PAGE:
Temporal trends of perfluoroalkyl concentrations in American Red Cross adult blood donors, 2000-2010

Geary W. Olsen, Cleston C. Lange, Mark E. Ellefson, David C. Mair, Timothy R. Church, Corinne L. Goldberg, Ross M. Herron, Zahra Medhdizadehkashi, John B. Nobiletti, Jorge A. Rios, William K. Reagen, Larry R. Zobel

Research output: Contribution to journalArticlepeer-review

164 Scopus citations

Abstract

Eleven perfluorinated alkyl acids (PFAAs) were analyzed in plasma from a total of 600 American Red Cross adult blood donors from six locations in 2010. The samples were extracted by protein precipitation and quantified by using liquid chromatography tandem mass spectrometry (HPLC/MS/MS). The anions of the three perfluorosulfonic acids measured were perfluorobutane sulfonate (PFBS), perfluorohexane sulfonate (PFHxS), and perfluorooctane sulfonate (PFOS). The anions of the eight perfluorocarboxylic acids were perfluoropentanoate (PFPeA), perfluorohexanoate (PFHxA), perfluoroheptanoate (PFHpA), perfluorooctanoate (PFOA), perfluorononanoate (PFNA), perfluorodecanoate (PFDA), perfluoroundecanoate (PFUnA), and perfluorododecanoate (PFDoA). Findings were compared to results from different donor samples analyzed at the same locations collected in 2000-2001 (N = 645 serum samples) and 2006 (N = 600 plasma samples). Most measurements in 2010 were less than the lower limit of quantitation for PFBS, PFPeA, PFHxA, and PFDoA. For the remaining analytes, the geometric mean concentrations (ng/mL) in 2000-2001, 2006, and 2010 were, respectively, PFHxS: (2.25, 1.52, 1.34); PFOS (34.9, 14.5, 8.3); PFHpA (0.13, 0.09, 0.05); PFOA (4.70, 3.44, 2.44); PFNA (0.57, 0.97, 0.83); PFDA (0.16, 0.34, 0.27), and PFUnA (0.10, 0.18, 0.14). The percentage decline (parentheses) in geometric mean concentrations from 2000-2001 to 2010 were PFHxS (40%), PFOS (76%), and PFOA (48%). The decline in PFOS suggested a population halving time of 4.3 years. This estimate is comparable to the geometric mean serum elimination half-life of 4.8 years reported in individuals. This similarity supports the conclusion that the dominant PFOS-related exposures to humans in the United States were greatly mitigated during the phase-out period.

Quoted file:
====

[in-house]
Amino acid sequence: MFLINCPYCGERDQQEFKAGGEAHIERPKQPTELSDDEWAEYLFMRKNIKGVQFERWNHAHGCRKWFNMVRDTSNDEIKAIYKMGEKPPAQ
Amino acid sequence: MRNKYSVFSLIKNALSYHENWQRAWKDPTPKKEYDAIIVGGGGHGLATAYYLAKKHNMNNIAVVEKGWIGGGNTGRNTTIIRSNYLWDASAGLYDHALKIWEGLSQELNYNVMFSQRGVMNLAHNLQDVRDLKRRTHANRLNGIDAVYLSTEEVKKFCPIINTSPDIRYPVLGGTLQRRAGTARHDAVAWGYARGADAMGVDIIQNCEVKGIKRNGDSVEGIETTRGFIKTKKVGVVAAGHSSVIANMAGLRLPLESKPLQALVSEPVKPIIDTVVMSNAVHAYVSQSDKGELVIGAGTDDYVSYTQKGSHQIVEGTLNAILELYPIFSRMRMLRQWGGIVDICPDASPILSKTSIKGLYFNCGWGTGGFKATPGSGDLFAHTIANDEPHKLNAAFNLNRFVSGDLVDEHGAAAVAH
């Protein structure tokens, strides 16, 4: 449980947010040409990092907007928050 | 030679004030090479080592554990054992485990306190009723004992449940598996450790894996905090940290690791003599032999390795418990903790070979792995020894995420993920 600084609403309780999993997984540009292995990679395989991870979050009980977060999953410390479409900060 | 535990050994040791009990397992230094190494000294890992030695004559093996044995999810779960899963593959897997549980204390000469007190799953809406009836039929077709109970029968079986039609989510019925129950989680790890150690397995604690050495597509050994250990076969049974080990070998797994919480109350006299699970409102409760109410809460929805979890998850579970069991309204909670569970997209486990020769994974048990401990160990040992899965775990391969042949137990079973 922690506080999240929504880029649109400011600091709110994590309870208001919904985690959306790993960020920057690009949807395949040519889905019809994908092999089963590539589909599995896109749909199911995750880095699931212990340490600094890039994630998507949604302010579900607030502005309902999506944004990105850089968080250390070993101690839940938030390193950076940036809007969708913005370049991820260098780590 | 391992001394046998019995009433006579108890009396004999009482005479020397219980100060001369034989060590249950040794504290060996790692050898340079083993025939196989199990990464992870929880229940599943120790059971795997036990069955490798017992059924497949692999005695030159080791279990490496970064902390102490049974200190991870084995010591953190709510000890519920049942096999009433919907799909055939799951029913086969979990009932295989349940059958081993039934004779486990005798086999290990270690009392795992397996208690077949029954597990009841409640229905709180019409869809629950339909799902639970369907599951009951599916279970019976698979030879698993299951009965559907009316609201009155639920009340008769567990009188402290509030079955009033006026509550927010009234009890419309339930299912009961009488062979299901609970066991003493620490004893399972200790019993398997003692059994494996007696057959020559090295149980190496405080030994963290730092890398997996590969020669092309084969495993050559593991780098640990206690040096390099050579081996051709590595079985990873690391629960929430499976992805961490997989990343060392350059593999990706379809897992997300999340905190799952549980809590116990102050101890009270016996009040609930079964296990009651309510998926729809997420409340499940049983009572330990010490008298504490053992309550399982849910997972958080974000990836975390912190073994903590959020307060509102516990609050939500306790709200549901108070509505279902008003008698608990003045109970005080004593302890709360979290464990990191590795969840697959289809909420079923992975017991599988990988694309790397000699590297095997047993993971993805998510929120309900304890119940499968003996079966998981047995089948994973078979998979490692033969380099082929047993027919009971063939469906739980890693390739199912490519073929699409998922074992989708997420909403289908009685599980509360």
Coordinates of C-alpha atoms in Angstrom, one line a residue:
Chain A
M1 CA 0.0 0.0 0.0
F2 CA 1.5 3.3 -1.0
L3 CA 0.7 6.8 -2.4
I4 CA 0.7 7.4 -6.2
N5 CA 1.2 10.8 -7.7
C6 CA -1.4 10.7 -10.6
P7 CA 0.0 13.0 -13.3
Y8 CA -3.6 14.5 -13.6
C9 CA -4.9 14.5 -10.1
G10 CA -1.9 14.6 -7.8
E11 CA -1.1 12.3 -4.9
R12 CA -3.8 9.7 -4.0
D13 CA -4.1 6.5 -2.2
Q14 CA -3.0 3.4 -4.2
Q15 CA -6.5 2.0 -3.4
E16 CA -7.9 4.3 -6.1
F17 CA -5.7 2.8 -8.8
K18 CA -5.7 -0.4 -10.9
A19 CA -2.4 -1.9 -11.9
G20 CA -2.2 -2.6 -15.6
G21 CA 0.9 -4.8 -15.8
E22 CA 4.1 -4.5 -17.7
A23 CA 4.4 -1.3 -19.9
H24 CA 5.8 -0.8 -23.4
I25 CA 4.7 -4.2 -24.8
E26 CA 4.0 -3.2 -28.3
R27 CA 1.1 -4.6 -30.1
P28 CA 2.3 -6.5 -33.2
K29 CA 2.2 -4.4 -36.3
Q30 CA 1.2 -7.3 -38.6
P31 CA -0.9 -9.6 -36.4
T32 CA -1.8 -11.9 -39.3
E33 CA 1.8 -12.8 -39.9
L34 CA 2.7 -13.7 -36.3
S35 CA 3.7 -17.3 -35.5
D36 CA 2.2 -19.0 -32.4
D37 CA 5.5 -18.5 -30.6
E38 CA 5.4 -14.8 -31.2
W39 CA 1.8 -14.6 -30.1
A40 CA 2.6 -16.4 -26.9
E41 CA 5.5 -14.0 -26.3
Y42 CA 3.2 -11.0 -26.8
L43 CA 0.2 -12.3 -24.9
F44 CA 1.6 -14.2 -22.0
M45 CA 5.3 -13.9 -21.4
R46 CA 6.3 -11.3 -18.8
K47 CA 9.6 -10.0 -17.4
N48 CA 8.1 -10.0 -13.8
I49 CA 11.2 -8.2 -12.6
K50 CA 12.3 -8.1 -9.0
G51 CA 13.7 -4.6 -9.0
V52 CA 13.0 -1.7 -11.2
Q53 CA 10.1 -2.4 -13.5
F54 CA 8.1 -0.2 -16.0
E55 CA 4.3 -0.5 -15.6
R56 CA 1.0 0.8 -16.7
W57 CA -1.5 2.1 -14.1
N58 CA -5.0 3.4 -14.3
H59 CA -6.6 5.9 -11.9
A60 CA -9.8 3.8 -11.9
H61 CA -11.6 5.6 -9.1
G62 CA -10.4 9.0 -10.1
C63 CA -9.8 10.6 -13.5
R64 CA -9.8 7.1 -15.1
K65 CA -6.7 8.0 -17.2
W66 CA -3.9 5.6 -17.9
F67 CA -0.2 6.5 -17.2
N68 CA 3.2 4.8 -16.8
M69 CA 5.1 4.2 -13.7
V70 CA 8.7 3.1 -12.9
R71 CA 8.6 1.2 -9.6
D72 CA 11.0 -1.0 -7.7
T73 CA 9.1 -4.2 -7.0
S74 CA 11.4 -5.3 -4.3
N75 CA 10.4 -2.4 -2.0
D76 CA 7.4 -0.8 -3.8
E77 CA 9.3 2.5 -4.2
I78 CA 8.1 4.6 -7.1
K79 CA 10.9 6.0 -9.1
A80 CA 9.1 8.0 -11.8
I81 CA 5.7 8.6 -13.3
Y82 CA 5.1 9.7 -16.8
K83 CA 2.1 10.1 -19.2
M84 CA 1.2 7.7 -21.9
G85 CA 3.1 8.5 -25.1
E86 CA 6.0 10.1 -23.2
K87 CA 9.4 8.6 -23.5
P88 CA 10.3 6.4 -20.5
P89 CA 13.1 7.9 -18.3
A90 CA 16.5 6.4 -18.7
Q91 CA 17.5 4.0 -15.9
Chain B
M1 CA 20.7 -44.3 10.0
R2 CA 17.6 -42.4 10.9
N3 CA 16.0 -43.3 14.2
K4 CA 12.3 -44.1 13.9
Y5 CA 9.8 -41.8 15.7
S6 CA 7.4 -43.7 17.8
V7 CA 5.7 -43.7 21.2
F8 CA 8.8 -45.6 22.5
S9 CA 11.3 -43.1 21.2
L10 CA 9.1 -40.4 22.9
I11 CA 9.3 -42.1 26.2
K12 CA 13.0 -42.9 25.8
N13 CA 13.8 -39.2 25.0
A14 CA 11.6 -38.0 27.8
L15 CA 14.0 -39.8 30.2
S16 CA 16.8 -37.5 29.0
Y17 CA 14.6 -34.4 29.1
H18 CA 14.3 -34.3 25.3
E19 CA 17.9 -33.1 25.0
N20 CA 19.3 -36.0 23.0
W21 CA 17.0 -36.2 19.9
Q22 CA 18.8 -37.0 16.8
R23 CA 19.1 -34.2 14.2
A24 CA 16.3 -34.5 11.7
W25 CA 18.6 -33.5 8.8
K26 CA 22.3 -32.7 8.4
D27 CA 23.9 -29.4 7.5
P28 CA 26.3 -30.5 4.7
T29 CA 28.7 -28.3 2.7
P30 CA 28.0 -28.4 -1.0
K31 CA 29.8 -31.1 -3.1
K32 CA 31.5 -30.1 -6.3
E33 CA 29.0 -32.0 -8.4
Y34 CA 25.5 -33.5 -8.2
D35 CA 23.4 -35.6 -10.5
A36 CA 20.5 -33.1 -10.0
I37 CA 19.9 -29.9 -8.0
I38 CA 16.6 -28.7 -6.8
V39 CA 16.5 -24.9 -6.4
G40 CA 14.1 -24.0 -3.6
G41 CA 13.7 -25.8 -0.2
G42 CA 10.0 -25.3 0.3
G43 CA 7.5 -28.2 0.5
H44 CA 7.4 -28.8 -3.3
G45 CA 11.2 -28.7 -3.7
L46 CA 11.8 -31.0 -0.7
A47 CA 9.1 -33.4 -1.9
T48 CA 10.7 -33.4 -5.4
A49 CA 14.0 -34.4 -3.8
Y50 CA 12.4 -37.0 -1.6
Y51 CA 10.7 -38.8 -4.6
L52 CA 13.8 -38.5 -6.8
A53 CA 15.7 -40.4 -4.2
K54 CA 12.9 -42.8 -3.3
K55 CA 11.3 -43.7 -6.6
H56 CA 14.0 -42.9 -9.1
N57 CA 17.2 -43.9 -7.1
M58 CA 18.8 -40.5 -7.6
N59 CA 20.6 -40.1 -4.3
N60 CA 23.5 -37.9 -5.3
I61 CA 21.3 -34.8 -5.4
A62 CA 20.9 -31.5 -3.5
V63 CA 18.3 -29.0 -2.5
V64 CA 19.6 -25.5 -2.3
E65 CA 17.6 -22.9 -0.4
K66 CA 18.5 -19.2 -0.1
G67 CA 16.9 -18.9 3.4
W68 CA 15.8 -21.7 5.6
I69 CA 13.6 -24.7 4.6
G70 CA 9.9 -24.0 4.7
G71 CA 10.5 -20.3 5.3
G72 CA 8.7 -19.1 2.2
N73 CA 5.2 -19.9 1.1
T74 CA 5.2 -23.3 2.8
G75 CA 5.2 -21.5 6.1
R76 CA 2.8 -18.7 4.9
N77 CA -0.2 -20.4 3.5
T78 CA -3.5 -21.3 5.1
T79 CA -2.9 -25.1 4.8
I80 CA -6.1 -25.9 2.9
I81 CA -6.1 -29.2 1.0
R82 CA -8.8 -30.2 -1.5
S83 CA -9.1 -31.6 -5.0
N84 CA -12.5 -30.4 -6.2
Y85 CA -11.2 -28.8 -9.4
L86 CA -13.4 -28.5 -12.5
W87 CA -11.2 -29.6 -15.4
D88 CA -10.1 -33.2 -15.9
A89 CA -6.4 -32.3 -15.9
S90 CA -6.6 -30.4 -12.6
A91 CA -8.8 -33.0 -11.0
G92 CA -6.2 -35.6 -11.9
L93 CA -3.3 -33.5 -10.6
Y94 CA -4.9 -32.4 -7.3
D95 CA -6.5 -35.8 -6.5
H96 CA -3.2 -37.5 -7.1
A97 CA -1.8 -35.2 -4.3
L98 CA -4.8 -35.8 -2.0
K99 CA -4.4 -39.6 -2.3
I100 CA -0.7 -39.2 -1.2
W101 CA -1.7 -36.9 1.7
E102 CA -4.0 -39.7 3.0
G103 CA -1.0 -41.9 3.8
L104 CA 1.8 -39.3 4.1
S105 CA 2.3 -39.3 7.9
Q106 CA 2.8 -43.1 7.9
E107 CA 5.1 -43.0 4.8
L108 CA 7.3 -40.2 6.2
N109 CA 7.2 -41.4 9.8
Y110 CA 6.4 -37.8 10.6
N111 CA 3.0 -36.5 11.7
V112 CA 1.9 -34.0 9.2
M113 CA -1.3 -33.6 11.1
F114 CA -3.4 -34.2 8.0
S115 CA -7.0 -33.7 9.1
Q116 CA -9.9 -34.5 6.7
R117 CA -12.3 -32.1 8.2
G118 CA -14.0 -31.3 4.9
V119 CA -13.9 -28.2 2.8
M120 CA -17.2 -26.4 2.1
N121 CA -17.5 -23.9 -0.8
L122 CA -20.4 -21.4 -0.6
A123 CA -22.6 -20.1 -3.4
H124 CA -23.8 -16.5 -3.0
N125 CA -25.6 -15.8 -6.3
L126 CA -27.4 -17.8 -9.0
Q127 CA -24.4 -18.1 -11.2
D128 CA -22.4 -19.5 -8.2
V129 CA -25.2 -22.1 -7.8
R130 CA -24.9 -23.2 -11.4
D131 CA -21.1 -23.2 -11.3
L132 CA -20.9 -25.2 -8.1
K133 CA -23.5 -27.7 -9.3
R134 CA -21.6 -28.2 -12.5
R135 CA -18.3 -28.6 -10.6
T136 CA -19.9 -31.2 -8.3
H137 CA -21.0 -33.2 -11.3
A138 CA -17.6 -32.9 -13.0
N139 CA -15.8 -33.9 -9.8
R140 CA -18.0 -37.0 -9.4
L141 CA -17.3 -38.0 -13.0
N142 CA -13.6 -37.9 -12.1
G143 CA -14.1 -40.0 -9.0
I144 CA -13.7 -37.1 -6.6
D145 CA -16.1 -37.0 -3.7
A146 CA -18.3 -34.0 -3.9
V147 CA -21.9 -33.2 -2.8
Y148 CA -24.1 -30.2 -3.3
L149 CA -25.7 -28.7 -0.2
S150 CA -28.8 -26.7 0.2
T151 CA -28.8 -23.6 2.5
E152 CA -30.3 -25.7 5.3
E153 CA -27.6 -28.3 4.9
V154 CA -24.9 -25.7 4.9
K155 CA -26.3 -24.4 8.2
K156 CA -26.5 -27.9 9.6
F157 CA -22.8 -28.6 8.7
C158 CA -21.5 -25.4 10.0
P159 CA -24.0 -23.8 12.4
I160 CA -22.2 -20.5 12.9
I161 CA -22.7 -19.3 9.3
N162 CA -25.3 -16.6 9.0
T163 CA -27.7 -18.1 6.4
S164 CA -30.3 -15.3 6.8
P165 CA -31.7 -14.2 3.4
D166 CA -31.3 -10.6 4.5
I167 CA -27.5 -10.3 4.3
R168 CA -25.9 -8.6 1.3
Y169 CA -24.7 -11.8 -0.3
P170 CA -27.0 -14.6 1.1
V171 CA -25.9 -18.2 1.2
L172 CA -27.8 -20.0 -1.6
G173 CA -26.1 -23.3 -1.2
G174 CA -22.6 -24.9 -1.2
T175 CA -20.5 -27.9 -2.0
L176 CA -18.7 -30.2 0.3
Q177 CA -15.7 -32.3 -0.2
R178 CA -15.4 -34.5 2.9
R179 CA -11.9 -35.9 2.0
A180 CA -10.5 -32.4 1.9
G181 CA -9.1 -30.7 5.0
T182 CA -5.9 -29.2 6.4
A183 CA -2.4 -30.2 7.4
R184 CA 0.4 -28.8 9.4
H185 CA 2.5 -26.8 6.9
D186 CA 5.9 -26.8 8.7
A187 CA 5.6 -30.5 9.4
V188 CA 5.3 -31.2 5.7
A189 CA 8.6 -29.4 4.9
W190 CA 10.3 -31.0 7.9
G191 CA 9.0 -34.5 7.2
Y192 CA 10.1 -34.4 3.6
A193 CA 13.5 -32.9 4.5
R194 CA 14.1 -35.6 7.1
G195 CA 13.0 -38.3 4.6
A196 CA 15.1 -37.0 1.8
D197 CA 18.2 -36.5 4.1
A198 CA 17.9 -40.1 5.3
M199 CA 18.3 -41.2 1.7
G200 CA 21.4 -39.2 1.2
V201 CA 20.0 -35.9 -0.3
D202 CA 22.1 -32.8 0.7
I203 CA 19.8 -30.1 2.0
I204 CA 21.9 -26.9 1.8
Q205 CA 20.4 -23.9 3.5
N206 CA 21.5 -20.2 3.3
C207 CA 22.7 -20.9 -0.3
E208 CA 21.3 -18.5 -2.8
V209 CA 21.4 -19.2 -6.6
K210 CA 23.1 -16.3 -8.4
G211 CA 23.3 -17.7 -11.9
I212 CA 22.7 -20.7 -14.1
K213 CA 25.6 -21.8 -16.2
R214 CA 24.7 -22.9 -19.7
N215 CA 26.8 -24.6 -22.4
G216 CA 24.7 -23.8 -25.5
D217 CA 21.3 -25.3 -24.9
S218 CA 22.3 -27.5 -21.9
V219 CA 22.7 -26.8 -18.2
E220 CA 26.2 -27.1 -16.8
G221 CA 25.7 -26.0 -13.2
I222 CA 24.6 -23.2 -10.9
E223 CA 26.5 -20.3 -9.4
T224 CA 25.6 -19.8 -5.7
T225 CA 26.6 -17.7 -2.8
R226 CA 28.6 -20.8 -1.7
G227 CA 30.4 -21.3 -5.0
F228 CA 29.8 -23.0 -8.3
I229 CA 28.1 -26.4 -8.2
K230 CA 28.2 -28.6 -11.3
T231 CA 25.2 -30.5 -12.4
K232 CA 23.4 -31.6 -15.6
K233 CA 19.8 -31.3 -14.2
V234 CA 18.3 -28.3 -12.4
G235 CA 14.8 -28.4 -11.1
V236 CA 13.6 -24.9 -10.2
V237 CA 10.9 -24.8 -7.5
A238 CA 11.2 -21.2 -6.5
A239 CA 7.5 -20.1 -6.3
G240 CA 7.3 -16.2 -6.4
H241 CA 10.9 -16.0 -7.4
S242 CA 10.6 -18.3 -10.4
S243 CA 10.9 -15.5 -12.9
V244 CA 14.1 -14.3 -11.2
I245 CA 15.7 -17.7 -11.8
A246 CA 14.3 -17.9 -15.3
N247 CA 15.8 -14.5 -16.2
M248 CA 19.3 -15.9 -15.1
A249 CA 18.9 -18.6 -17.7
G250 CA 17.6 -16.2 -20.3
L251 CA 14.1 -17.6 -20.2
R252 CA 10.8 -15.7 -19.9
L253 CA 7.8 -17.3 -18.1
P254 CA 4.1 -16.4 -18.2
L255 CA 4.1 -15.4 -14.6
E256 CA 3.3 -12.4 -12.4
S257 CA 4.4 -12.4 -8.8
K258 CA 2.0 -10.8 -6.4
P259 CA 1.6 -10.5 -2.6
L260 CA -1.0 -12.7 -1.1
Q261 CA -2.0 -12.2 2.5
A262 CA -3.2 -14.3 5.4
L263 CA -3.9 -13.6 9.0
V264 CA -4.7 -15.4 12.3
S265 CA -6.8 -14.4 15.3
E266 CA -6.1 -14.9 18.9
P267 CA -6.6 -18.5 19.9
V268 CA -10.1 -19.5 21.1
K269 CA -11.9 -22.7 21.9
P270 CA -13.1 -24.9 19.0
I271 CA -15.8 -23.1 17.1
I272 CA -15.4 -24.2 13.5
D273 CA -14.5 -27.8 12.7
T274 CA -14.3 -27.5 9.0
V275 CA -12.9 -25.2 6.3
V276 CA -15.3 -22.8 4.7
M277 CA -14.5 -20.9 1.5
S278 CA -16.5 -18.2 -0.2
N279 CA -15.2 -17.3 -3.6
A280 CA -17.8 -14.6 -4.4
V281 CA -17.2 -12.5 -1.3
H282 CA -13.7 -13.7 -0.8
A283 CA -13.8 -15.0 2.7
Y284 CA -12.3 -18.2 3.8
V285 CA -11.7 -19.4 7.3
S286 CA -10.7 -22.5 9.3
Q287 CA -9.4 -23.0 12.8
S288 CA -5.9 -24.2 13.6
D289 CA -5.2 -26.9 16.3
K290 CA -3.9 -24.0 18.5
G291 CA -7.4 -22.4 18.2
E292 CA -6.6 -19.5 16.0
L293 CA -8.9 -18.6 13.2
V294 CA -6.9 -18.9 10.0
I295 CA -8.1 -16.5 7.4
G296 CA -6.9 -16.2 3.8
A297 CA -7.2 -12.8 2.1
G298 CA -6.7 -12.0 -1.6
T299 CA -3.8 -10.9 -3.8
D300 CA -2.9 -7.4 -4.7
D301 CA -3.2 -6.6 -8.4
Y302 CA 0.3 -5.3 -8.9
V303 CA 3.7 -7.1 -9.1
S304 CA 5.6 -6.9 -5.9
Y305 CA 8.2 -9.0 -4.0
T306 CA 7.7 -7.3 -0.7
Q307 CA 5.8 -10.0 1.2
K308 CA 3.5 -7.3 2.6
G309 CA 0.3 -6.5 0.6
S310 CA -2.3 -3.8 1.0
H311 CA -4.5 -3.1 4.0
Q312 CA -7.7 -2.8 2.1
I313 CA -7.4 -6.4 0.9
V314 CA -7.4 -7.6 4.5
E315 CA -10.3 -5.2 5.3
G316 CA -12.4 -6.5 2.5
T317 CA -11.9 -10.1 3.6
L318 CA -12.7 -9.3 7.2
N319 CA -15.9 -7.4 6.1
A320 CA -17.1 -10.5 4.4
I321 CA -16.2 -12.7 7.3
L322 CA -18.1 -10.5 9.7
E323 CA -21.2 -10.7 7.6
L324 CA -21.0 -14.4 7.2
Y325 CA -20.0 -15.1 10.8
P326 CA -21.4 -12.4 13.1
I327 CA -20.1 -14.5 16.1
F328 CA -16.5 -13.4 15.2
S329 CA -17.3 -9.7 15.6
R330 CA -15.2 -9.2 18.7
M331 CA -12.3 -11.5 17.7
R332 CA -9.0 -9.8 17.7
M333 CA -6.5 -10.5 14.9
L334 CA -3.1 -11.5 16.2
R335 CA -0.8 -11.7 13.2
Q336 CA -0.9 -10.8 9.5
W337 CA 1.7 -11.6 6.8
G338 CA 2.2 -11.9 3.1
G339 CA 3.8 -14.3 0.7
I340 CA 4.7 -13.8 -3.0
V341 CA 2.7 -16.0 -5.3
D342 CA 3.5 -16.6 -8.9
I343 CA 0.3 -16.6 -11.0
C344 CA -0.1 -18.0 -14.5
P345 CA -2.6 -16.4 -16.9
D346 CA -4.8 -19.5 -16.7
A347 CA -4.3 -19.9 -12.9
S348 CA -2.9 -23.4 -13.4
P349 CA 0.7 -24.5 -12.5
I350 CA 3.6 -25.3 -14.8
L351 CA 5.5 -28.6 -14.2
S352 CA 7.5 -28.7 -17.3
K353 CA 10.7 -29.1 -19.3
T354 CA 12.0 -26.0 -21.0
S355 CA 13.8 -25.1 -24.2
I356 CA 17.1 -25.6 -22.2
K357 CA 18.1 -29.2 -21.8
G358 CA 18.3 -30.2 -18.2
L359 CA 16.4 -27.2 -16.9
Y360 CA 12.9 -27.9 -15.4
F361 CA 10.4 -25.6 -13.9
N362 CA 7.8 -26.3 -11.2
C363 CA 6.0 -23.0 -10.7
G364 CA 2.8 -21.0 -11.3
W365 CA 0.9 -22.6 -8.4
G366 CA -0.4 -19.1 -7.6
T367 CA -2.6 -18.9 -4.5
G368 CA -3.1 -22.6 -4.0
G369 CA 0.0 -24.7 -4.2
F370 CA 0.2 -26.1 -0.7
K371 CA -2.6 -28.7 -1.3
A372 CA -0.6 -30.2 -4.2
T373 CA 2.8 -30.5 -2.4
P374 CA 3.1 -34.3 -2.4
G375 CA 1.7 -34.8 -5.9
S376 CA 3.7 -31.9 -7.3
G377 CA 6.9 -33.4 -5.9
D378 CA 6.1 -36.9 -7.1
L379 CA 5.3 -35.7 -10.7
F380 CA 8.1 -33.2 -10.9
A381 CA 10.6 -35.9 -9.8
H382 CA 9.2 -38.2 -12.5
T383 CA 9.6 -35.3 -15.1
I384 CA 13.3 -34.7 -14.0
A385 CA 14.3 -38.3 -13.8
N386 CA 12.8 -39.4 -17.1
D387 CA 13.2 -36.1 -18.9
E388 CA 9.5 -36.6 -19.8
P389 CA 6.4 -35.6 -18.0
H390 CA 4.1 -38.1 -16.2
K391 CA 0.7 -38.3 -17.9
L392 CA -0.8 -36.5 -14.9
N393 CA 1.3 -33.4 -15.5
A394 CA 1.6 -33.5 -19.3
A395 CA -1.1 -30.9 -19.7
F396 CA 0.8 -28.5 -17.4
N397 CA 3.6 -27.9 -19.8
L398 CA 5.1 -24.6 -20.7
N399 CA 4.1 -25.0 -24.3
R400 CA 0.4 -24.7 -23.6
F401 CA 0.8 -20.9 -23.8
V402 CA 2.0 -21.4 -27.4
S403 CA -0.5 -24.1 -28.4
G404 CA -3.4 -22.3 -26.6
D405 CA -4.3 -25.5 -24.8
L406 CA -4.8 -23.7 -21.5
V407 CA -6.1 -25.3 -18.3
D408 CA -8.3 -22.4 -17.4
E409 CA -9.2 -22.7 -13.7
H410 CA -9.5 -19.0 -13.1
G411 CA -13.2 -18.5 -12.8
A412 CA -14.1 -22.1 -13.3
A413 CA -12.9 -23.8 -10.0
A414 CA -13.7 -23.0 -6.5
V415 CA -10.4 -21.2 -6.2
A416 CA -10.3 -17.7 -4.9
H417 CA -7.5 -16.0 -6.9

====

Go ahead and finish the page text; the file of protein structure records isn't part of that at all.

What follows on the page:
Original languageEnglish (US)
Pages (from-to)6330-6338
Number of pages9
JournalEnvironmental Science and Technology
Volume46
Issue number11
DOIs
StatePublished - Jun 5 2012

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